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PEDAGOGICAL DOCUMENTATION By Cheryl Anderson, QCCI Training & Professional Development Coordinator January 28, 2014.

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Presentation on theme: "PEDAGOGICAL DOCUMENTATION By Cheryl Anderson, QCCI Training & Professional Development Coordinator January 28, 2014."— Presentation transcript:

1 PEDAGOGICAL DOCUMENTATION By Cheryl Anderson, QCCI Training & Professional Development Coordinator January 28, 2014

2 Small Group Discussions What is your understanding of documentation? Do you see it as part of your commitment to children’s learning? Are you feeling swamped by documentation or is what you are doing helpful in understanding the children better? What are your current documentation practices?

3 What is Pedagogical Documentation? “Visible listening” to reconstruct children’s learning paths and processes (Rinaldi, 2001) Offers insight into children’s thinking, feelings and understandings More than a retelling of an experience – what does this experience mean to the child and to others? A process of study (takes time; give yourself permission to be a beginner; but don’t stay there! Involves reflective thinking with others!

4 Why document? Offers a process for listening to children Provides opportunities to study with others what children tell us through words and actions about their competent and thoughtful views of the world Offers families and teachers new insights into children’s capabilities and learning Becomes a tool for thinking together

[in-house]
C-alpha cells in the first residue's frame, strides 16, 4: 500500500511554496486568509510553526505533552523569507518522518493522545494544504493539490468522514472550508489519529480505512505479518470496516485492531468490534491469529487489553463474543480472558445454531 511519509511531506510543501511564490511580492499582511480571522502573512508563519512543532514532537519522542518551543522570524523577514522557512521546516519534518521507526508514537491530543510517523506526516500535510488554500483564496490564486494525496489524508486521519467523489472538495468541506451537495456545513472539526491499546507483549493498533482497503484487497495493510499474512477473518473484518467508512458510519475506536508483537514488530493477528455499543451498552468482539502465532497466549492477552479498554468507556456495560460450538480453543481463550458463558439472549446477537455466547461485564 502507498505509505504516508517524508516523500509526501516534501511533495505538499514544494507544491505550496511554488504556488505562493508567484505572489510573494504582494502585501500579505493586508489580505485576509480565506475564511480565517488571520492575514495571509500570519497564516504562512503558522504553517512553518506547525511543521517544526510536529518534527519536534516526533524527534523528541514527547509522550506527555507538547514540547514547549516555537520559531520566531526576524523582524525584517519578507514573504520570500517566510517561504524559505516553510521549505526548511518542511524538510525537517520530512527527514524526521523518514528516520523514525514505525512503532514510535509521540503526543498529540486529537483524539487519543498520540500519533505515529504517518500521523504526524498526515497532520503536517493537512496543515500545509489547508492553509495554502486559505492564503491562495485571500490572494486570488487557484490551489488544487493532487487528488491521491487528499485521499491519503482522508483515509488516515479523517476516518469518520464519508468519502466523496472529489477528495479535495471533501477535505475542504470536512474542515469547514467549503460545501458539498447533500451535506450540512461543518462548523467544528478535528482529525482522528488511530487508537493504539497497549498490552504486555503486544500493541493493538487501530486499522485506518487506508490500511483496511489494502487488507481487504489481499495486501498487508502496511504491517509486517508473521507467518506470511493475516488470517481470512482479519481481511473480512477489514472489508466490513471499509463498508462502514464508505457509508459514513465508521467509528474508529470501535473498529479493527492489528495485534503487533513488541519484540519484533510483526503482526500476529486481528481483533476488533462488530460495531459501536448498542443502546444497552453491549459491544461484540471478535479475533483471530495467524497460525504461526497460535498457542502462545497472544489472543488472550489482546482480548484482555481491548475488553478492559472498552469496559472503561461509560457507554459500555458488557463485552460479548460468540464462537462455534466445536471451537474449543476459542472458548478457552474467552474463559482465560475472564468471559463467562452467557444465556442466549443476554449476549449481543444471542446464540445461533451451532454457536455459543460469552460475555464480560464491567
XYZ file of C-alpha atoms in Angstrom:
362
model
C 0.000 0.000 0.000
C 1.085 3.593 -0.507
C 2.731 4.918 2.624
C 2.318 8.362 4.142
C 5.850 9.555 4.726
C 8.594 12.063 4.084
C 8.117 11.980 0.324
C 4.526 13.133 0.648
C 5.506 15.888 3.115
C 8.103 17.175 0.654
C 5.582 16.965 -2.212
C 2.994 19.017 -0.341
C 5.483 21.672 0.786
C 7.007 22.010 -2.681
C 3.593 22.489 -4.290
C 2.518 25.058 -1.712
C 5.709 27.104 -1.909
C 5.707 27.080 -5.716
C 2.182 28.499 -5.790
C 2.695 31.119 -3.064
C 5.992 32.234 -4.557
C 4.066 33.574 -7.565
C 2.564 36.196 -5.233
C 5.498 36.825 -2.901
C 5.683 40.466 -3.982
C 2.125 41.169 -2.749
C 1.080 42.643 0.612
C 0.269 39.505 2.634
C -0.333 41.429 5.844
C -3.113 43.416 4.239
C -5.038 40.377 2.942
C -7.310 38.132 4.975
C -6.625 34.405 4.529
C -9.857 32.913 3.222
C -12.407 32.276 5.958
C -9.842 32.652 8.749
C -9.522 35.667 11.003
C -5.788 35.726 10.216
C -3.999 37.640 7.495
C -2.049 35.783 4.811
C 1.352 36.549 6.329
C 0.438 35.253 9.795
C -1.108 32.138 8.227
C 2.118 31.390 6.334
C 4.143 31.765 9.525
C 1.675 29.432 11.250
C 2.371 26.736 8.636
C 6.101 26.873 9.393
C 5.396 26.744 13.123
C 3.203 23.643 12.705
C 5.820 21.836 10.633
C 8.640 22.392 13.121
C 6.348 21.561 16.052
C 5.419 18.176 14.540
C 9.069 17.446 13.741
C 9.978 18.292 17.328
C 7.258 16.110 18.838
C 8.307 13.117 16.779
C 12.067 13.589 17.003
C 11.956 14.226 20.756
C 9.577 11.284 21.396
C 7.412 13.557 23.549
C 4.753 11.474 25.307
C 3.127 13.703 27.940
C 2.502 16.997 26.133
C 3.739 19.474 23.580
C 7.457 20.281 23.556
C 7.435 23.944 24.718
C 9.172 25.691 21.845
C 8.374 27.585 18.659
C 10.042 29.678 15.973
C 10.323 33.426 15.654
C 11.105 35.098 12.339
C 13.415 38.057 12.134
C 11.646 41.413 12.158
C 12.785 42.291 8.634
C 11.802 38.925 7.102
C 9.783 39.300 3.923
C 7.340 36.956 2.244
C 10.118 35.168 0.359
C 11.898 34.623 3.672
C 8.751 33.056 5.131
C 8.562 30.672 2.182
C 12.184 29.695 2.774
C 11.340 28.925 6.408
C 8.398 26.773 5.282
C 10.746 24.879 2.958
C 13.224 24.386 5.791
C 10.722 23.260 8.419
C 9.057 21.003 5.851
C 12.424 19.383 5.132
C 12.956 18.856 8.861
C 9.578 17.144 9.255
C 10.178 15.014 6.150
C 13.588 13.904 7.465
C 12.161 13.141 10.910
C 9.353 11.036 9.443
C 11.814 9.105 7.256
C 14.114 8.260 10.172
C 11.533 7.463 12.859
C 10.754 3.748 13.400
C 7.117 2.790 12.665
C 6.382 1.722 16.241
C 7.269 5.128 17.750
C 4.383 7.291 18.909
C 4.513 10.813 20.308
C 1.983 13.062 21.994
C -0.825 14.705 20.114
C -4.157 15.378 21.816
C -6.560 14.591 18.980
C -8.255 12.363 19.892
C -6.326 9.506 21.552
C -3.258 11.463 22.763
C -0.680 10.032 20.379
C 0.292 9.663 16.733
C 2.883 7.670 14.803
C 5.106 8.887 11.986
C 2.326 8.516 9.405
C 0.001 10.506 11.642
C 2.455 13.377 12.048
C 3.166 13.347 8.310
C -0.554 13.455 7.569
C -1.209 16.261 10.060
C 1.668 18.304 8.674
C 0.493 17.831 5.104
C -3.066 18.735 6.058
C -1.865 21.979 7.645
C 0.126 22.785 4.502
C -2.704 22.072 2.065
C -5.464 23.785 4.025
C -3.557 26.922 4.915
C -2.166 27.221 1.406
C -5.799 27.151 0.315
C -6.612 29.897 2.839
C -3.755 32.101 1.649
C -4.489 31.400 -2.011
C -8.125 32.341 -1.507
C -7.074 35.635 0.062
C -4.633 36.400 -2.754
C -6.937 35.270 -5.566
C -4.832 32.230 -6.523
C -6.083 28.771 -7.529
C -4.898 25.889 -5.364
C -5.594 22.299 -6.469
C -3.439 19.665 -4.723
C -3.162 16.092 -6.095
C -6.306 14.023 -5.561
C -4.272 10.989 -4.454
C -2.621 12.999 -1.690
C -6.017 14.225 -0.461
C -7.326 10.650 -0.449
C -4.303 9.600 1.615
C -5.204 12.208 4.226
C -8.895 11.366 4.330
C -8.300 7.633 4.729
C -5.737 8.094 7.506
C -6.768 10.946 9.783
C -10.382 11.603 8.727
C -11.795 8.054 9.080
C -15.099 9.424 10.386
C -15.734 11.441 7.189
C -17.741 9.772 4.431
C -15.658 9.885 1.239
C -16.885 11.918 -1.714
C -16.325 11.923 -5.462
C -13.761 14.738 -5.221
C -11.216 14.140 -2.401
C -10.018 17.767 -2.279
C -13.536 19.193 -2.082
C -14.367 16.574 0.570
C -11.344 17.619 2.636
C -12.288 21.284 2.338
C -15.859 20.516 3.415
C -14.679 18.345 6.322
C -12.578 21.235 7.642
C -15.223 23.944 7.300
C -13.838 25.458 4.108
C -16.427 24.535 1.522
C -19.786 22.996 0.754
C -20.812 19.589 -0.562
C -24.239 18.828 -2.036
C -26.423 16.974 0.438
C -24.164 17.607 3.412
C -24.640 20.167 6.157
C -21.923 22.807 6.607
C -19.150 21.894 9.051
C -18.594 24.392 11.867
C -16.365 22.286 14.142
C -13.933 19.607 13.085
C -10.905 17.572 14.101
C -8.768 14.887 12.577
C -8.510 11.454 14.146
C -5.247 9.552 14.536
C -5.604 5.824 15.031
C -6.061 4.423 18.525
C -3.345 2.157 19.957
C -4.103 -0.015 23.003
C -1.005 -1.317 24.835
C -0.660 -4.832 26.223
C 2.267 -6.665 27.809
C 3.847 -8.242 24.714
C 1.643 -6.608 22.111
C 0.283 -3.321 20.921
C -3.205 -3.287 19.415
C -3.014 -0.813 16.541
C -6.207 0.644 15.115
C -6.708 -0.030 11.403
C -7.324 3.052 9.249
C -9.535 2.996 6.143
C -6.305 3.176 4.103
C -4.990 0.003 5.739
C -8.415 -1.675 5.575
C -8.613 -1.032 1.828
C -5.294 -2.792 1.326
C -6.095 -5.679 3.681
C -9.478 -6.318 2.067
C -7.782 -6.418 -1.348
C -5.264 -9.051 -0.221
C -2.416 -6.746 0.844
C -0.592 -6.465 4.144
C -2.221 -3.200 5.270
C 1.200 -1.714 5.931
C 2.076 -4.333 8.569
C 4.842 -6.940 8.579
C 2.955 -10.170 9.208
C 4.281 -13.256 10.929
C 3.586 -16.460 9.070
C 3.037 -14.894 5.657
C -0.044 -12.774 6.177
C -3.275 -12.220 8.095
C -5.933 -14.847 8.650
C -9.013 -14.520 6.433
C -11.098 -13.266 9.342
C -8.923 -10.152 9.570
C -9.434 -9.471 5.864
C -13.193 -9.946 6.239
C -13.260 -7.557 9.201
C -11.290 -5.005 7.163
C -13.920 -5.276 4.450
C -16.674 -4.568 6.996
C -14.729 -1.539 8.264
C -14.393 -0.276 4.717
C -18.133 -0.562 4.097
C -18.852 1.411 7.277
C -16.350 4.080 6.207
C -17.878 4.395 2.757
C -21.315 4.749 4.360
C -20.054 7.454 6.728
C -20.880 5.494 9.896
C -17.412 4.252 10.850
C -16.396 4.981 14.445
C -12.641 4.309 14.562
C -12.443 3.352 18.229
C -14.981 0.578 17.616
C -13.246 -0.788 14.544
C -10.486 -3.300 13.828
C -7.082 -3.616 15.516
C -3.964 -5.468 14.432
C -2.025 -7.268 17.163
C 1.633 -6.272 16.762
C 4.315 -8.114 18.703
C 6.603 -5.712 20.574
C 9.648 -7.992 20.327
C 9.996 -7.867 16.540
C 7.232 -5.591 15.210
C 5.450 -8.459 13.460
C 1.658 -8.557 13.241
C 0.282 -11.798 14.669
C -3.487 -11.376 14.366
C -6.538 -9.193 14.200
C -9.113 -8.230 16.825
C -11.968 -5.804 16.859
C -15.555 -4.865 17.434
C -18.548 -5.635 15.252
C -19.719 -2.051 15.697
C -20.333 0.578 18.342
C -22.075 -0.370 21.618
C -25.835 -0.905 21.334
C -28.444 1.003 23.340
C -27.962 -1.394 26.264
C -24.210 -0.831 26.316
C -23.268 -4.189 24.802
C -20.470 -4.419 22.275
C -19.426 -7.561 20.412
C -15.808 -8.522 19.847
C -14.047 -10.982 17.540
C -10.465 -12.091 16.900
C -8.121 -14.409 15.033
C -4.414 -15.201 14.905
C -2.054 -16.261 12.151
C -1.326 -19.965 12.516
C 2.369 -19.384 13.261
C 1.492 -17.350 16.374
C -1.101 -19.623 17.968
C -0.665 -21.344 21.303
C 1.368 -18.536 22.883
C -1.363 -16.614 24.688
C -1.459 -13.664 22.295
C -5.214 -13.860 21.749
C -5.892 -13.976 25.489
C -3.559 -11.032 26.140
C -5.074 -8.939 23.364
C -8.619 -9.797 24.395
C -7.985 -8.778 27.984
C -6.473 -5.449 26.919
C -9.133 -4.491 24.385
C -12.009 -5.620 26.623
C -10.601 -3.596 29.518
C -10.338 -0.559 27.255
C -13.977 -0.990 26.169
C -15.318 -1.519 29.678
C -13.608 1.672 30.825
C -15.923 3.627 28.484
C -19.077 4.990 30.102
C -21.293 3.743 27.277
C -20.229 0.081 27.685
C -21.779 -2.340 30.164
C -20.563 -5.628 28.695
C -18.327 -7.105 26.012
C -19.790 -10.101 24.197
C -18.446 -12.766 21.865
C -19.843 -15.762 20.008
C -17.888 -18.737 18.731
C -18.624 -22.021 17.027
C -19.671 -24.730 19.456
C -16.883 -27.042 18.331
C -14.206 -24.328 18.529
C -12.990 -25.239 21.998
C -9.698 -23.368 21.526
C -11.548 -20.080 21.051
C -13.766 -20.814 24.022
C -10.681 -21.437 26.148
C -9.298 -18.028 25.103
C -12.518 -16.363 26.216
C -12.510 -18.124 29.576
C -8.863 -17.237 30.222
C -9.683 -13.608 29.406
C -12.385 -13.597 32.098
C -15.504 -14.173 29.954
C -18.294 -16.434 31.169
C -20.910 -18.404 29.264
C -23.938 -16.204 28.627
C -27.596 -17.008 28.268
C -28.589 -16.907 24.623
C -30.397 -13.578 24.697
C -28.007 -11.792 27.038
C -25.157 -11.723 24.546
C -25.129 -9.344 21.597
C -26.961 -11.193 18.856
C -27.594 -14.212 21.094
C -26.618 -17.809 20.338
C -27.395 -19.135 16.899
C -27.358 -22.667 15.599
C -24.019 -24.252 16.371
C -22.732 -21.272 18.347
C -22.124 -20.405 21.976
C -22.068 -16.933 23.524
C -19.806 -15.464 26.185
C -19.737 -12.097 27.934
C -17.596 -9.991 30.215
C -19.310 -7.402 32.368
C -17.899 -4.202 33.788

5 Documentation as a Process Observation / Recording “Traces” Reflecting with others What will I choose to document? How will I document this for others to look at?

6 Observing/recording “traces” Starts with close observation of, and a personal relationship with each child (who they are and what they bring to the program) How attuned are you to the children you work with? What does attuned look like, sound like?

7 Observation & Recording – Get Yourself Organized! Systems, methods and expectations will vary between individuals and programs Get into the rhythm of observing and recording! Make time for observation – develop a daily habit of observing and recording (How will you record? – have tools available) What “traces” will you collect? – photo, written description of what was said or done, sample of child’s work, child’s voice, video, etc Consider what you are observing/recording and why (determining what to notice and record is critical – must be meaningful or we are just describing children passing time!)

8 What do we mean by meaningful? Meaningful noticing tells us about: Individual children (their learning, development, dispositions, interests) – What is Johnny thinking about as he investigates the light coming in from the window? Vs Johnny is looking at the light coming in from the window. Children’s interactions with the environment and materials (What are children doing in the block area? How are they using the playdough?) Relationships and interactions with each other (How is the newest infant attaching to the educators in the program?)